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5 Pros and 5 Cons of NoSQL Databases

5 Up, 5 Down

  • September 30, 2010
  • By Herman Mehling
For about two decades, the relational database (RDBMS) model was the only game in town for database management. Over the past few years, another game has emerged: NoSQL, a non-relational distributed database model. Read on to learn the top 5 benefits and the top 5 disadvantages.

While far from new -- the NoSQL concept has been around for 10 years or so -- NoSQL has been attracting a lot of attention in recent years, primarily due to big-name production implementations. Amazon�s Dynamo and Google�s BigTable are among the best known implementations.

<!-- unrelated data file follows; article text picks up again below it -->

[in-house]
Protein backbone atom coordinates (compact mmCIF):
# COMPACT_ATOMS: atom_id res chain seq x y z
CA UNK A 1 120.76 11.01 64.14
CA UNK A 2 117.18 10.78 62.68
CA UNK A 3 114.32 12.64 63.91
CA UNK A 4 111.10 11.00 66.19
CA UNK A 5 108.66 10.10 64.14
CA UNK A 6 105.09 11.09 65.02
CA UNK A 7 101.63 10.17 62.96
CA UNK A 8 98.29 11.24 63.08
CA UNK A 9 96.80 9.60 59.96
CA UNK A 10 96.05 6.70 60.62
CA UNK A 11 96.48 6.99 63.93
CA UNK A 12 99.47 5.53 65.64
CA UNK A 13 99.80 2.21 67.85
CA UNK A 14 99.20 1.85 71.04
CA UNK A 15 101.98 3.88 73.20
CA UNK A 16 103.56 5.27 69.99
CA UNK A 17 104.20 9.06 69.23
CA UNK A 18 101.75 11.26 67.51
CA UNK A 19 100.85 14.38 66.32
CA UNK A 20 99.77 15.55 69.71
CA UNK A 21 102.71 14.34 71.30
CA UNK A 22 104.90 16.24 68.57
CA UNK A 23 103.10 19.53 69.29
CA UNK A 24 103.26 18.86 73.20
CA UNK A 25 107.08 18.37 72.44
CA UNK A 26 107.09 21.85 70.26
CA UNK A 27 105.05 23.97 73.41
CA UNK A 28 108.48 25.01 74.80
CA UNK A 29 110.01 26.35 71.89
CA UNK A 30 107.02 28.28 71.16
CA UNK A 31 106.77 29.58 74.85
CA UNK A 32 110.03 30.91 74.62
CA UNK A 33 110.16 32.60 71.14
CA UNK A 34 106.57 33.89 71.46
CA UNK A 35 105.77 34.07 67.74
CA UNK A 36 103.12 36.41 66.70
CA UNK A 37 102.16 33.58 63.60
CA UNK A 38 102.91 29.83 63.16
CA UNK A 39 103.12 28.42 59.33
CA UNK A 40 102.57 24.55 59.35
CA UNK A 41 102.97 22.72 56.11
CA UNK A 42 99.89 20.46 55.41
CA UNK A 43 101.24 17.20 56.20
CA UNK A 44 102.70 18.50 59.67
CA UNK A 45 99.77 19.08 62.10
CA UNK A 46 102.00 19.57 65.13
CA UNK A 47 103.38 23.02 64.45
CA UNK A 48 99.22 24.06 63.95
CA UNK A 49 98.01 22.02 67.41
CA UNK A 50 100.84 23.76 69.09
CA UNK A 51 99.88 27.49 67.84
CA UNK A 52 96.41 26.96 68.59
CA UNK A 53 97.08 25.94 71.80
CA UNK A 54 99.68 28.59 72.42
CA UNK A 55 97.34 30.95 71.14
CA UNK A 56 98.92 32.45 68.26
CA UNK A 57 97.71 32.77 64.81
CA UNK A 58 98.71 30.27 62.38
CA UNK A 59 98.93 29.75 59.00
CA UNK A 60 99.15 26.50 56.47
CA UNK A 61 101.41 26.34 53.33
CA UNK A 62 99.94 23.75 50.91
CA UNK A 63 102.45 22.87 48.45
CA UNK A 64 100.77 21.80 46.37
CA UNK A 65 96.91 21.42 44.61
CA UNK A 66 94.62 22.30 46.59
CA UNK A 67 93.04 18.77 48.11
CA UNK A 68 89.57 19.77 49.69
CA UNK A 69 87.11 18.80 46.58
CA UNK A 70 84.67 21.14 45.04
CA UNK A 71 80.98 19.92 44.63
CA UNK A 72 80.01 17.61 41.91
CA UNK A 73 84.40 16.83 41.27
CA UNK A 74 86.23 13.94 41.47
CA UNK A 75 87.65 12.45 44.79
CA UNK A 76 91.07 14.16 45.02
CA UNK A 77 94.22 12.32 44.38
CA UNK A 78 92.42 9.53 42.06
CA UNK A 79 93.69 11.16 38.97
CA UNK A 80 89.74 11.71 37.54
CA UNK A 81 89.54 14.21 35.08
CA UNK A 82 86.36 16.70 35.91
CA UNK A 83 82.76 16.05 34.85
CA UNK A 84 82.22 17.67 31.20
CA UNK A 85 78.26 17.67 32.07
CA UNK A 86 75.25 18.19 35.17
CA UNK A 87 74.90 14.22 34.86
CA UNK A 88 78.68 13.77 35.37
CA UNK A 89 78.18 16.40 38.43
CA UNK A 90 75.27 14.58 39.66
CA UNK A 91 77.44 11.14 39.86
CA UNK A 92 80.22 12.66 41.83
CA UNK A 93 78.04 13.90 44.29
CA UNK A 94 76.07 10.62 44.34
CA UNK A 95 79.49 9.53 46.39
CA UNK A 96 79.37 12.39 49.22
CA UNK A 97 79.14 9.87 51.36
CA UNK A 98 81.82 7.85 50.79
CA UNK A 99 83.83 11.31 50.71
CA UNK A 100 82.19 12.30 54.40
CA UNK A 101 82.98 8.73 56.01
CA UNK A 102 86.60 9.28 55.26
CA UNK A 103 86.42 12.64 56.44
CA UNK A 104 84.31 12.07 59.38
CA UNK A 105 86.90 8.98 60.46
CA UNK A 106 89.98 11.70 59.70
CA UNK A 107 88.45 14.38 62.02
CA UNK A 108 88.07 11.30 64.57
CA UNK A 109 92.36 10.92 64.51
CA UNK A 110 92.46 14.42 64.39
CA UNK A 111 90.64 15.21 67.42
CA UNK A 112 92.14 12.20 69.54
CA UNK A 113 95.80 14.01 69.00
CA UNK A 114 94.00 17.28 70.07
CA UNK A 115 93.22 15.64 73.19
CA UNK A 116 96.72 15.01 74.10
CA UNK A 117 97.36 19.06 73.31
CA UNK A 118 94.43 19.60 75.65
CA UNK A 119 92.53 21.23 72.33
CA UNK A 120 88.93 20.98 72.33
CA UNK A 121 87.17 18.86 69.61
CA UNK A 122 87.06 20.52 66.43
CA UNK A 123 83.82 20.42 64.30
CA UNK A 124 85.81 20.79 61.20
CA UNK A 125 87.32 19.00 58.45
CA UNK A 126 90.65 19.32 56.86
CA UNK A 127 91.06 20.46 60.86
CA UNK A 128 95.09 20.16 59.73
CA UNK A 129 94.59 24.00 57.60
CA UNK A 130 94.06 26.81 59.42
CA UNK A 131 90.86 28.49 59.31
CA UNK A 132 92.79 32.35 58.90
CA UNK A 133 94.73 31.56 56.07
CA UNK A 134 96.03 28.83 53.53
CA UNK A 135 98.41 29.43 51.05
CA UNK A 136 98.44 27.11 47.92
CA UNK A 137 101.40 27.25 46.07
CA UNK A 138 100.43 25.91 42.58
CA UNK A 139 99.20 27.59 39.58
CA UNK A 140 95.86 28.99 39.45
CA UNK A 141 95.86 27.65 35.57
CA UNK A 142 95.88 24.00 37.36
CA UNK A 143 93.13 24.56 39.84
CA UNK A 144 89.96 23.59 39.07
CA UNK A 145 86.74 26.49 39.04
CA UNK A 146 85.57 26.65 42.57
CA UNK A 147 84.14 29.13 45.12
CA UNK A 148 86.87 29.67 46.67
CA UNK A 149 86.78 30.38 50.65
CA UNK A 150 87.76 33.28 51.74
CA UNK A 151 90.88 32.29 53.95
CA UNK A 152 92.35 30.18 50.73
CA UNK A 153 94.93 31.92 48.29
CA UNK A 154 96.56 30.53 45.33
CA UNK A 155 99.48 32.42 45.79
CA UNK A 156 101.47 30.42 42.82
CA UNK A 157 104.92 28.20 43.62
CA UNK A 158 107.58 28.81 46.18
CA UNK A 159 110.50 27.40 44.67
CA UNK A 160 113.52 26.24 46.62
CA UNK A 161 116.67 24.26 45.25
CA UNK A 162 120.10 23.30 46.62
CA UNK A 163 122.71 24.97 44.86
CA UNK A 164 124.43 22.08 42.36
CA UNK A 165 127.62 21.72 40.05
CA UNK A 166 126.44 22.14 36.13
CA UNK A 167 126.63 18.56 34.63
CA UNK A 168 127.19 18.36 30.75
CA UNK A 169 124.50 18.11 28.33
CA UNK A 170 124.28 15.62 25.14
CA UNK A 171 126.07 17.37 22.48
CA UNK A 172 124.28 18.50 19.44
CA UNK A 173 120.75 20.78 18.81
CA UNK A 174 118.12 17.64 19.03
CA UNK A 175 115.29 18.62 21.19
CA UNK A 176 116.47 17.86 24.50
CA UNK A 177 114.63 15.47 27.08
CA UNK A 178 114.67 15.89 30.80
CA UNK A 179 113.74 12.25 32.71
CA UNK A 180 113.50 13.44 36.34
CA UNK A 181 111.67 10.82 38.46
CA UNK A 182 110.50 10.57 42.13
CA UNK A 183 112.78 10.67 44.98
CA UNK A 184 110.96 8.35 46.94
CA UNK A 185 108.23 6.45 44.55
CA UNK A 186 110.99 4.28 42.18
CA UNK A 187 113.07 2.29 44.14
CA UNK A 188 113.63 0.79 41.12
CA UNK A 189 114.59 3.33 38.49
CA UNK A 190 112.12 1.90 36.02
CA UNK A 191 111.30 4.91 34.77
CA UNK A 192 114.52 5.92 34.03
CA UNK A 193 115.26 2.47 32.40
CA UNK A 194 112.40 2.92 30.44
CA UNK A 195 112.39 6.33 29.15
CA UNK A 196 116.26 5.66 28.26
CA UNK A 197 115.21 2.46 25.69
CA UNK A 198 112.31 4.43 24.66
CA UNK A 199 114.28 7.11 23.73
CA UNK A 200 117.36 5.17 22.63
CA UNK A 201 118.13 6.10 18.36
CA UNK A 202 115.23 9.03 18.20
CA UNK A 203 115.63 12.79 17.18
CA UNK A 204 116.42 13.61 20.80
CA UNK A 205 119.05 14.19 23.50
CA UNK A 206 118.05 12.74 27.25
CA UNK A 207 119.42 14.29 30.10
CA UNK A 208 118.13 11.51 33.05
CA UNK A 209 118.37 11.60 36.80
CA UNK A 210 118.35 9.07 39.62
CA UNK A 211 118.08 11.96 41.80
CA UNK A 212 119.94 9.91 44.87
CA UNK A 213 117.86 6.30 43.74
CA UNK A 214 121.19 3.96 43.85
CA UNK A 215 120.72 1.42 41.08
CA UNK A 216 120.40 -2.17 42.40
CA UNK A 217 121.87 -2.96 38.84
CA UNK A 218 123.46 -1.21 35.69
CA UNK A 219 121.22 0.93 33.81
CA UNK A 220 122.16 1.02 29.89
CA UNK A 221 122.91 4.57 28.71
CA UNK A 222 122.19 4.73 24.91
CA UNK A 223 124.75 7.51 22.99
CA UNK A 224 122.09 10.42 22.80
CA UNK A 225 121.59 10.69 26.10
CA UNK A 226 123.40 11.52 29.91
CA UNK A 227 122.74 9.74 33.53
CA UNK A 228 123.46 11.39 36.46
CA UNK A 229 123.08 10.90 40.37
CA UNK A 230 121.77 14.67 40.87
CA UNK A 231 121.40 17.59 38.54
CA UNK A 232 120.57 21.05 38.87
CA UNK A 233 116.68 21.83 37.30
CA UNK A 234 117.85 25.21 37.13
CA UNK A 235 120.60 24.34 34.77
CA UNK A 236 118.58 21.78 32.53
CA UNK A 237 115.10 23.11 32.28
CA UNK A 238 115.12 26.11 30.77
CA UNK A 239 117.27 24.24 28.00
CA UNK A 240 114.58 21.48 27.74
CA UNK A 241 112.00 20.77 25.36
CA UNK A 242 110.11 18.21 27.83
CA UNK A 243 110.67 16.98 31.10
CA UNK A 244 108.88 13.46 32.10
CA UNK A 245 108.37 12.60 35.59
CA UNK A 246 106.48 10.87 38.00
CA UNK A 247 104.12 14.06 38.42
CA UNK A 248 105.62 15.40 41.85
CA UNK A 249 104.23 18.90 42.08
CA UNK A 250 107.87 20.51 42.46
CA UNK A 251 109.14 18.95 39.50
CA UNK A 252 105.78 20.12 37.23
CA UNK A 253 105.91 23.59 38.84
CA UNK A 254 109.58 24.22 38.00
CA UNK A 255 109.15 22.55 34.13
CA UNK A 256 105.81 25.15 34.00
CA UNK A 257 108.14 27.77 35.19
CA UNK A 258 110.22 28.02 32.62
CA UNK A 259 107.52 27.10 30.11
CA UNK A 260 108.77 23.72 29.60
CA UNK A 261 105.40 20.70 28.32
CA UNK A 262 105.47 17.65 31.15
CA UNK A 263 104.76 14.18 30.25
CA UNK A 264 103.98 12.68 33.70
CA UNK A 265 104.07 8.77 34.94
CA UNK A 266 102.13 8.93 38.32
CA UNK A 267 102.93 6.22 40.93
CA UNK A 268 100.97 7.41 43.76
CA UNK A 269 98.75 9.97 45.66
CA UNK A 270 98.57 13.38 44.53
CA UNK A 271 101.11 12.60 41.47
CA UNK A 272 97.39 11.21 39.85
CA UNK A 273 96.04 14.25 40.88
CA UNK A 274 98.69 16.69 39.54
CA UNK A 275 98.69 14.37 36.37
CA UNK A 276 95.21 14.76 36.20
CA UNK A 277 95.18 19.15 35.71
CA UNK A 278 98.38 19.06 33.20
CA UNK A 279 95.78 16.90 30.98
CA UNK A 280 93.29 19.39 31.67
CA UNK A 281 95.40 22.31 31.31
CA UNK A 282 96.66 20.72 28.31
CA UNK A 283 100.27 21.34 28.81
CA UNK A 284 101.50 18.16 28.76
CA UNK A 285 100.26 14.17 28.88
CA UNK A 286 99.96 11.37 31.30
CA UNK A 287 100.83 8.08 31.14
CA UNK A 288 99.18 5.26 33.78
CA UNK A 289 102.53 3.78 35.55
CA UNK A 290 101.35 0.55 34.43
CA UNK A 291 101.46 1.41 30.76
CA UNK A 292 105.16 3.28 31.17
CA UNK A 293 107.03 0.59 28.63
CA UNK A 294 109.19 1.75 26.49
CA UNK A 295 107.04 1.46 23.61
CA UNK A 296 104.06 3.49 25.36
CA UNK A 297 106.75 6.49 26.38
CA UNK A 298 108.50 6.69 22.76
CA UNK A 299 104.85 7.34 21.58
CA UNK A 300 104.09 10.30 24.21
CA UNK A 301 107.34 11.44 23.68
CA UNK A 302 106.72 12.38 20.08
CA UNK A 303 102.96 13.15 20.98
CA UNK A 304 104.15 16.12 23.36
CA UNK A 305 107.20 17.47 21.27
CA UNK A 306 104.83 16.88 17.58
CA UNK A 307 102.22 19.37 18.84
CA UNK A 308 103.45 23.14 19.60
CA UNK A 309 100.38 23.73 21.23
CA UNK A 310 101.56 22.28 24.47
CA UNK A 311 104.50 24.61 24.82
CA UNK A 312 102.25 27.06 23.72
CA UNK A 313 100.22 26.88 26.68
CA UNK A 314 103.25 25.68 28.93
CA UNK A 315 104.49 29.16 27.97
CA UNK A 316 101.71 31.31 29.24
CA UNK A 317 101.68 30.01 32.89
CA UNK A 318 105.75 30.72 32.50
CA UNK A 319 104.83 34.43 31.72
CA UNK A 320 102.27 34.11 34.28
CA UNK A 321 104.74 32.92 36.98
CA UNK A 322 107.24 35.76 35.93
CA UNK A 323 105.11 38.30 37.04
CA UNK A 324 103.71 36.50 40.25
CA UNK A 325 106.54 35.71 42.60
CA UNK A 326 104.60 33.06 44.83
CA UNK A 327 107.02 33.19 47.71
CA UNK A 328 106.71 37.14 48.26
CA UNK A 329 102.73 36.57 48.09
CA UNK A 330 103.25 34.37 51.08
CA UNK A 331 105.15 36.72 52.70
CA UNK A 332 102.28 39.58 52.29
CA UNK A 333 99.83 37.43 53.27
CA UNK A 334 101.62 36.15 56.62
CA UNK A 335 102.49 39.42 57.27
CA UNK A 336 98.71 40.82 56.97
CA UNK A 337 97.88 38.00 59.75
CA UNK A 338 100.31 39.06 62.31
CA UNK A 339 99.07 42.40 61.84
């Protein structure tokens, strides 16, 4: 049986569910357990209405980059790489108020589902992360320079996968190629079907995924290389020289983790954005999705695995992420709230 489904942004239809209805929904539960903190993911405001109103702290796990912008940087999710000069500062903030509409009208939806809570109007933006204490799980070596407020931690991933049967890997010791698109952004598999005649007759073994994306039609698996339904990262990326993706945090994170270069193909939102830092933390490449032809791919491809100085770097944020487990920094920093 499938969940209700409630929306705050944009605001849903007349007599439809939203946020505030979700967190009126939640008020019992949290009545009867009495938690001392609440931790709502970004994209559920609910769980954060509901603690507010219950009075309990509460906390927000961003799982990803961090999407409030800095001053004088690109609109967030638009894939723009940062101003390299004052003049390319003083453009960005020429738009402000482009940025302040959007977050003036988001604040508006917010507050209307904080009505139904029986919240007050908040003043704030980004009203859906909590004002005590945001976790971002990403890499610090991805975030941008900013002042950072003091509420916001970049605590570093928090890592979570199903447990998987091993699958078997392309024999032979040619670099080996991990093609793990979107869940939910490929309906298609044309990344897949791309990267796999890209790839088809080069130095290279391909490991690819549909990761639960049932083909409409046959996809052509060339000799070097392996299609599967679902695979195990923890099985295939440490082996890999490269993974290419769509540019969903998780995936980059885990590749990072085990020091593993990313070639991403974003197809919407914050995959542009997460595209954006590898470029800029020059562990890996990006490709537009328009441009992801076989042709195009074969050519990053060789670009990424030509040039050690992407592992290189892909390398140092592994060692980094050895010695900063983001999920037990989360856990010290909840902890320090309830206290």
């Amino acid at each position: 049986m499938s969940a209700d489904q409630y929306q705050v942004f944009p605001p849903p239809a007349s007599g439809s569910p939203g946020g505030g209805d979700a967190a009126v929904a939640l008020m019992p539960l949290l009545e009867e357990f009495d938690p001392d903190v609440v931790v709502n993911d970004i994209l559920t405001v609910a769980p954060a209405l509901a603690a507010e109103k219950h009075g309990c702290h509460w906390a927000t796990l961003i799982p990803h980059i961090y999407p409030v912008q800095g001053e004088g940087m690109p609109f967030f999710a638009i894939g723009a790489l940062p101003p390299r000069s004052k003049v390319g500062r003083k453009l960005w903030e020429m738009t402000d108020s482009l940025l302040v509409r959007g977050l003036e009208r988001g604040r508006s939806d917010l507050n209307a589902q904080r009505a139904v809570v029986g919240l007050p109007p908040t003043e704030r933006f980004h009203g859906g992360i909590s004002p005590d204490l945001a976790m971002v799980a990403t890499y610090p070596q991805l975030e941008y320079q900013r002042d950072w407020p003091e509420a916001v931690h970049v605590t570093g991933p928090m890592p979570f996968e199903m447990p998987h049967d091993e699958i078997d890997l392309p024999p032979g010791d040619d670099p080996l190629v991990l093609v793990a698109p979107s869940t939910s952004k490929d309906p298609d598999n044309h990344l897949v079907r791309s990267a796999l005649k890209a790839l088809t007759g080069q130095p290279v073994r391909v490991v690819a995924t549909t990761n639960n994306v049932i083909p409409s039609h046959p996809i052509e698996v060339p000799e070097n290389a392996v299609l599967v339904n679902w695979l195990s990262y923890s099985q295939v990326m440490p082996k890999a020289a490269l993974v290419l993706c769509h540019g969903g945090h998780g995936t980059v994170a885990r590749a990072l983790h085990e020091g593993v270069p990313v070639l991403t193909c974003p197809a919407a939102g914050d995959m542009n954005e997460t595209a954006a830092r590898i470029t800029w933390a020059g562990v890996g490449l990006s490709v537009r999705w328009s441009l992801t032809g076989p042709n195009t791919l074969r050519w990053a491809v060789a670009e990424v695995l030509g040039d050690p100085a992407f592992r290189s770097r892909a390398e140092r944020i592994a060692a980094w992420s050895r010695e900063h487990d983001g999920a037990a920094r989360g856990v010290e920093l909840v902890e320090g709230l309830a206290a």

While NoSQL offers a number of benefits, it is not without inevitable downsides.

Here are Five Benefits of NoSQL

It's Open Source - Mostly a Good Thing

Open source products provide developers with some great benefits, notably their no-cost status. Other benefits: open-source software tends to be more reliable, secure, and faster to deploy than proprietary alternatives.

Popular NoSQL DBs are Cassandra, CouchDB, Hbase, MongoDB, and Redis.

Elastic Scaling

NoSQL replaces the old 'scale up' mantra of database managers with a new one: 'scale out.' Instead of adding bigger servers to handle more data load, a NoSQL database allows a company to distribute the load across multiple hosts as the load increases.

Different NoSQL DBs for Different Projects

MongoDB and Redis are good choices for storing frequently-written, rarely read...

Read the rest of this NoSQL story at DatabaseJournal

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